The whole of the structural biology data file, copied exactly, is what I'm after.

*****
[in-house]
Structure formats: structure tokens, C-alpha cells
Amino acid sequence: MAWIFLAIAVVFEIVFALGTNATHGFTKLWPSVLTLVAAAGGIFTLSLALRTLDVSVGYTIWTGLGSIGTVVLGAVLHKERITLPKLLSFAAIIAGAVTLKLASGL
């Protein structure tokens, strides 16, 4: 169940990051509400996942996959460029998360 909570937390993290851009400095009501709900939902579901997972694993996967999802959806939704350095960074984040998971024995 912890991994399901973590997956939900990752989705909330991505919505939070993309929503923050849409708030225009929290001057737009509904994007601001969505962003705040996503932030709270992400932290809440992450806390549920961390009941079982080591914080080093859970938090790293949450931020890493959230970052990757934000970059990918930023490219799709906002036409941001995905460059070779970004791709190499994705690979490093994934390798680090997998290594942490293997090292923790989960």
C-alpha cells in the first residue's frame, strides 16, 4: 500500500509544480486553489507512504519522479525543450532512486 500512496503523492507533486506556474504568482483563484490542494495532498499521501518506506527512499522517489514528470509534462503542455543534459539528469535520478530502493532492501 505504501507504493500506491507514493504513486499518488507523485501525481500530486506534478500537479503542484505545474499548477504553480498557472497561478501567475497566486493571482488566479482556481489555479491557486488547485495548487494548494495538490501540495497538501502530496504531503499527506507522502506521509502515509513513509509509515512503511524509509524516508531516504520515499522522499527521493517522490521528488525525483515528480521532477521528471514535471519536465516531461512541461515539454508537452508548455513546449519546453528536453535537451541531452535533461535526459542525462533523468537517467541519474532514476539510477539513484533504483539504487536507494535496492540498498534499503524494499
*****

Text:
[in-house]
Structure formats: structure tokens, C-alpha cells
Amino acid sequence: MAWIFLAIAVVFEIVFALGTNATHGFTKLWPSVLTLVAAAGGIFTLSLALRTLDVSVGYTIWTGLGSIGTVVLGAVLHKERITLPKLLSFAAIIAGAVTLKLASGL
């Protein structure tokens, strides 16, 4: 169940990051509400996942996959460029998360 909570937390993290851009400095009501709900939902579901997972694993996967999802959806939704350095960074984040998971024995 912890991994399901973590997956939900990752989705909330991505919505939070993309929503923050849409708030225009929290001057737009509904994007601001969505962003705040996503932030709270992400932290809440992450806390549920961390009941079982080591914080080093859970938090790293949450931020890493959230970052990757934000970059990918930023490219799709906002036409941001995905460059070779970004791709190499994705690979490093994934390798680090997998290594942490293997090292923790989960």
C-alpha cells in the first residue's frame, strides 16, 4: 500500500509544480486553489507512504519522479525543450532512486 500512496503523492507533486506556474504568482483563484490542494495532498499521501518506506527512499522517489514528470509534462503542455543534459539528469535520478530502493532492501 505504501507504493500506491507514493504513486499518488507523485501525481500530486506534478500537479503542484505545474499548477504553480498557472497561478501567475497566486493571482488566479482556481489555479491557486488547485495548487494548494495538490501540495497538501502530496504531503499527506507522502506521509502515509513513509509509515512503511524509509524516508531516504520515499522522499527521493517522490521528488525525483515528480521532477521528471514535471519536465516531461512541461515539454508537452508548455513546449519546453528536453535537451541531452535533461535526459542525462533523468537517467541519474532514476539510477539513484533504483539504487536507494535496492540498498534499503524494499